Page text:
The joint note highlighted several “red flags” that could indicate whether a client is attempting to evade sanctions, such as using an IP address that does not correspond to the client’s reported location; making last-minute changes to shipping instructions that appear contrary to customer history or business practices; paying for a product via a third-party country or business not listed on agreements; using a personal e-mail account when ordering; or not having a corporate website.

O’Toole said it can take a while for compliance teams at U.S. companies to notice new patterns of evasion they haven’t previously dealt with.

People buy the last remaining groceries at a Finnish Prisma store after the Finnish holding company S-Group decided to curtail all operations in Russia following Moscow's invasion of Ukraine. Russians cut their spending last year at the fastest pace since 2015 as the war took its toll on consumer confidence.
People buy the last remaining groceries at a Finnish Prisma store after the Finnish holding company S-Group decided to curtail all operations in Russia following Moscow’s invasion of Ukraine. Russians cut their spending last year at the fastest pace since 2015 as the war took its toll on consumer confidence.

Livshits may have inadvertently exposed his network to U.S. law enforcement when, in an April e-mail fired off to the Florida-based electronics company to complain about the calibration of the spectrum analyzer, he mentioned he was in Russia.

In response, an employee at the U.S. firm told Livshits that, due to sanctions, he has been “strongly cautioned not to speak with you anymore or have any dealings with your associates in the US,” the Justice Department indictment states. It is unclear if the Florida firm was the first to contact U.S. law enforcement about Livshits.

Eight months later, Livshits’ U.S. associates were arrested.

Gutted For Their Chips

Meanwhile, U.S. officials are making the rounds of their counterparts in nations whose companies or financial sectors are helping Russia circumvent Western curbs.

The United States has warned that foreign companies could lose access to Western markets if they do business with Russian entities subject to U.S. restrictions.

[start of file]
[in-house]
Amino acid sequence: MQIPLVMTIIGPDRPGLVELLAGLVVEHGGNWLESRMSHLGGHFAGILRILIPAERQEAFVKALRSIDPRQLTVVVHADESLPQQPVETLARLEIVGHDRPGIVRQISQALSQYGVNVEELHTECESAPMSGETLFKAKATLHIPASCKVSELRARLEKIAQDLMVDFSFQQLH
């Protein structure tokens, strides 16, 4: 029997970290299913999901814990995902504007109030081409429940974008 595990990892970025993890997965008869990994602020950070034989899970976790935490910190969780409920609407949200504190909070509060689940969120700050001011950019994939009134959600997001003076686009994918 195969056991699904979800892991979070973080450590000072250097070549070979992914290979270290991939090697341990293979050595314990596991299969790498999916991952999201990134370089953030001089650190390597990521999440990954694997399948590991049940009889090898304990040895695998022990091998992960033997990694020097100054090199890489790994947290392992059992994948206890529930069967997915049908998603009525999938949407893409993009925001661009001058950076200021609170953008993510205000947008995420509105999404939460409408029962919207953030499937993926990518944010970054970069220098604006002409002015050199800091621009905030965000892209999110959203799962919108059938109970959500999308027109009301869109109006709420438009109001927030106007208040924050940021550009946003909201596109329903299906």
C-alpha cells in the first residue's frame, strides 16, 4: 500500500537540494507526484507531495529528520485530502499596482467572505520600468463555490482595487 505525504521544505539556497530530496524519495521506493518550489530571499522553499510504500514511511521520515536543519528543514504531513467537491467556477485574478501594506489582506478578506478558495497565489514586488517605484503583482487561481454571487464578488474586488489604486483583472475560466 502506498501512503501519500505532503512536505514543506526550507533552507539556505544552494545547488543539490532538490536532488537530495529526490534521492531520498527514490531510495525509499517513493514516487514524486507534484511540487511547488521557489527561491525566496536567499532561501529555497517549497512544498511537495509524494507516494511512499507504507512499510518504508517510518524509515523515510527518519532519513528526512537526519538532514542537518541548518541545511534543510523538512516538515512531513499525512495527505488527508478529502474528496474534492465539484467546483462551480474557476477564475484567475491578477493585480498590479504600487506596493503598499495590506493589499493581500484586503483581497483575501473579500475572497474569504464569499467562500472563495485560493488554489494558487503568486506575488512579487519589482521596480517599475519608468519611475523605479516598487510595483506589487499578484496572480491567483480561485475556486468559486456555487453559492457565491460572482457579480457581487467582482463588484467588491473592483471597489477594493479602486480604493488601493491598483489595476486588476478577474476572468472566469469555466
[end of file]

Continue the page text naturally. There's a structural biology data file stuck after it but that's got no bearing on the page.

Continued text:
U.S. Secretary of State Antony Blinken traveled last week to Kazakhstan and Uzbekistan to discuss a host of issues, including sanctions enforcement. Former Soviet states, along with Turkey and China, have been key conduits for banned goods to Russia and sanctions-skirting financial transactions.

“We are watching compliance with sanctions very closely,” Blinken said at a February 28 press conference with his Kazakh counterpart in response to a question about potential sanctions against Kazakh companies.

U.S. Secretary of State Antony Blinken (left) and Kazakh Foreign Minister Mukhtar Tileuberdi speak to reporters in Astana on February 28. Tileuberdi said the lack of a customs border with Russia makes it “very difficult to manage” sanctions evasion.
U.S. Secretary of State Antony Blinken (left) and Kazakh Foreign Minister Mukhtar Tileuberdi speak to reporters in Astana on February 28. Tileuberdi said the lack of a customs border with Russia makes it “very difficult to manage” sanctions evasion.

Weeks earlier, Brian Nelson, the Treasury Department’s top sanctions official, traveled to Turkey and the Middle East to deliver similar messages.

Sales of Western-made smartphones, white consumer goods, and other technologies to Russia’s neighbors have surged over the past year in one of the clearest signs of how Moscow is circumventing restrictions. The goods are then exported to Russia, where they are sometimes gutted for their chips.

The Commerce Department last month tightened export controls to narrow that loophole.

The note by the three U.S. departments highlighted the former Soviet states of Armenia and Uzbekistan as two destinations used by Russia to illegally import restricted goods.

Kazakhstan and Kyrgyzstan are also key transshipment nations, experts say. Armenia, Kazakhstan, and Kyrgyzstan are members of the Russia-led Eurasian Economic Union (EEU), which allows for the freer movement of goods between countries.

During the joint press conference with Blinken, Kazakh Foreign Minister Mukhtar Tileuberdi said the lack of a customs border with Russia makes it “very difficult to manage” sanctions evasion.

In one recent example, PKK Milandr, a sanctioned Russian microelectronics company that is part of the country’s military-industrial complex, used Armenian- and Swiss-based firms to order and pay for foreign integrated microchips, the United States has alleged.

The United States in November sanctioned the Armenian and Swiss firms and their executives.

Tatiana Orlova, an economist at U.K.-based Oxford Economics, said it could be tough for the West to curtail the level of evasion and warned compliance could weaken with time.

If the West shuts down a Russian scheme in one country, another will pop up somewhere else, she said.

“At some point, it may become a game of whac-a-mole,” Orlova told RFE/RL.

Russia’s neighbors may also be reluctant to clamp down on smuggling because of the economic benefits, she said.

Bleak Outlook

Nonetheless, Orlova downgraded her long-term economic growth forecast for Russia to between 0.8 and 1.0 percent from 1.6 percent, due to the sanctions and export controls.

She is expecting Russia’s economy to contract 0.4 percent this year, though that is contingent on the course of the war.

Meanwhile, Demarais wrote in her column that Russia is unlikely to acquire the high-tech components it needs through illicit trade.

She estimates it will take about five years for Russia’s economy to get back to 2021 levels as Western sanctions compound other headwinds like Russia’s worsening demographics and chronic low worker productivity.

“Sanctions are biting, and things will not get better for Russia anytime soon,” she wrote.

Source : RFERL